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YEMEN: Youth Want New Faces and a New Modern Country

Yazeed Kamaldien

SANA'A, May 11 2011 (IPS) - Yemen’s young anti-government protesters have learnt a vital lesson about the world of politics during their seemingly endless revolution – betrayal is inevitable.

Yemen's young protesters in Sana'a are unhappy with opposition parties too. Credit: Yazeed Kamaldien/IPS

Yemen's young protesters in Sana'a are unhappy with opposition parties too. Credit: Yazeed Kamaldien/IPS

At Change Square, the main protest site in the capital city Sana’a, resentment has grown towards the opposition coalition Joint Meeting Parties (JMP) since it announced that it was willing to sign a deal with the country’s President Ali Abdullah Saleh.

This controversial initiative was proposed in April by the Gulf Cooperation Council (GCC), which comprises six Gulf nations led in the Yemeni talks by Saudi Arabia.

The U.S. – a strong supporter of Saleh – backs the deal and has urged all parties to sign it.

But many young protesters who launched a civil society movement for regime change in mid-January claim allegiance to no political party and strongly reject the GCC exit strategy. Their main contention is that it guarantees immunity to Saleh, some of his allies and relatives who have served during the time that he has been the country’s leader.

In return for immunity, Saleh – the country’s leader since 1978 – would step down a month after signing the deal. This counters the grassroots trend that forced leaders in Tunisia and Egypt to step down with political dishonour.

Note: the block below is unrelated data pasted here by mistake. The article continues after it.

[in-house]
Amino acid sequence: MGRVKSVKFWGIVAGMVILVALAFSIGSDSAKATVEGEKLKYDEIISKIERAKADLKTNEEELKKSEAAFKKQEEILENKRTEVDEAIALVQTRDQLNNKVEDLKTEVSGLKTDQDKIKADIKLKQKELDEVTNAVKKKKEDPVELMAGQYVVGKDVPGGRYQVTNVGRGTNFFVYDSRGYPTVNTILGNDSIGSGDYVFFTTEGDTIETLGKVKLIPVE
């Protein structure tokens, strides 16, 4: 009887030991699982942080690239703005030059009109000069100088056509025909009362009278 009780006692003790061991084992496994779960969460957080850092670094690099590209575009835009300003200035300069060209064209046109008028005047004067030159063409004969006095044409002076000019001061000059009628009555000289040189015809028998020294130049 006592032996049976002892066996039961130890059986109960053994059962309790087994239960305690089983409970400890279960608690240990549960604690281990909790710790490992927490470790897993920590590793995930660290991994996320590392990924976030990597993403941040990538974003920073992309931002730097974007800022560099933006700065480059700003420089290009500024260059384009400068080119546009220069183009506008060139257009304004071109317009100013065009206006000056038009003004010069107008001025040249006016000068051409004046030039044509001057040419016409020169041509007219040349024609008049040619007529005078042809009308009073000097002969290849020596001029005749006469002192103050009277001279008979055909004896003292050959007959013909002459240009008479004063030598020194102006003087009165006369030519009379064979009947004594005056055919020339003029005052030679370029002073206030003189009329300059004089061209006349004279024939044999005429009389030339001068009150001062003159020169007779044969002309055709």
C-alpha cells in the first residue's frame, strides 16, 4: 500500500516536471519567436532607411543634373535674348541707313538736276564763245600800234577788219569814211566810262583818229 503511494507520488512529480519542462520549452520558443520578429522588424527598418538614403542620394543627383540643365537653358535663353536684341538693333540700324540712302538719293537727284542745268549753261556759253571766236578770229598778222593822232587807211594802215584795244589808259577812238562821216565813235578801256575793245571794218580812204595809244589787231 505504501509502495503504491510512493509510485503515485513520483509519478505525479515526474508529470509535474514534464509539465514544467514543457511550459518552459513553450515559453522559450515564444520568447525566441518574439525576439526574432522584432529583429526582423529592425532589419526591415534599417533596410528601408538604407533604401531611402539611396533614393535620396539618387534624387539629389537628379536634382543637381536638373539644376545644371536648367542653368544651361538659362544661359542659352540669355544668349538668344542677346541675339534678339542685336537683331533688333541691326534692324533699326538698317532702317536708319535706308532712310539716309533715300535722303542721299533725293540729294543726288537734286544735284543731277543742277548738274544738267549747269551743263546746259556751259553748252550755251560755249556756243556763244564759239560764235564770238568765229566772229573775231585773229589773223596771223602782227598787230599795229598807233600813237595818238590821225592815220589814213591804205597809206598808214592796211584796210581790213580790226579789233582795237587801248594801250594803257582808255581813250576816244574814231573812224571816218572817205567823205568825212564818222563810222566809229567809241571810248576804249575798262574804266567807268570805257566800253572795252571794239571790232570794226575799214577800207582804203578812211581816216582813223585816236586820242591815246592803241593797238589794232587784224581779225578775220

Hesham Lutf is an unemployed high school graduate who has stayed at Change Square since it was set- up as a tent village in mid-February outside Sana’a University. He said that most youth protesters were disappointed with the JMP.

“We welcomed anyone to the square in the beginning but we saw that the JMP takes everything and does things that we don’t know about,” Lutf told IPS. “They never tell us what they are doing. They just use us to get what they want. Young people have been killed since they joined us.”

He was referring to scores of deaths at Change Square as dissidents have clashed with those who support Saleh. Snipers allegedly supporting Saleh also killed 53 protesters on Mar. 18 – the worst bloodshed at Change Square.

Luft said that protesters wanted to choose new leaders and would not allow the JMP to simply take over from the current leadership.

“We will tell the JMP to go out before the president leaves. We don’t need the president and we don’t need the JMP. The JMP is a copy of the government. We are bored of all these faces. We want new faces and a new modern country,” said Lutf.

Anas Homaid, an English language student at the temporarily closed Sana’a University, said that he was angered by the clause in the GCC deal granting immunity to Saleh.

“Many people said that Saleh will be free but nobody should go free from the law. This should not be,” Homaid told IPS. “Saleh must go to jail. Everyone who is proven guilty of crimes against the people must also go to jail. Such crimes against humanity should be heard at a court.”

Amr al-Khateeb, an electrician, said that the president has done too many bad things to be granted immunity.

“He killed young people,” al-Khateeb told IPS. “There was a lot of blood in the streets. He will never be free after he killed so many people. The families of those who were killed will not allow this.”

Nadia Abdullah, an IT engineer and MBA student, expressed a mistrust of all political parties because they “are part of the same regime”.

“They have taken so much time to negotiate,” she told IPS. “This shows that they are all part of the same regime. From the first days the protesters loved each other. But when the JMP started negotiating with the regime it became an awful situation… It became difficult to talk with them. They started talking about the ignorance of youth. I don’t trust them at all.”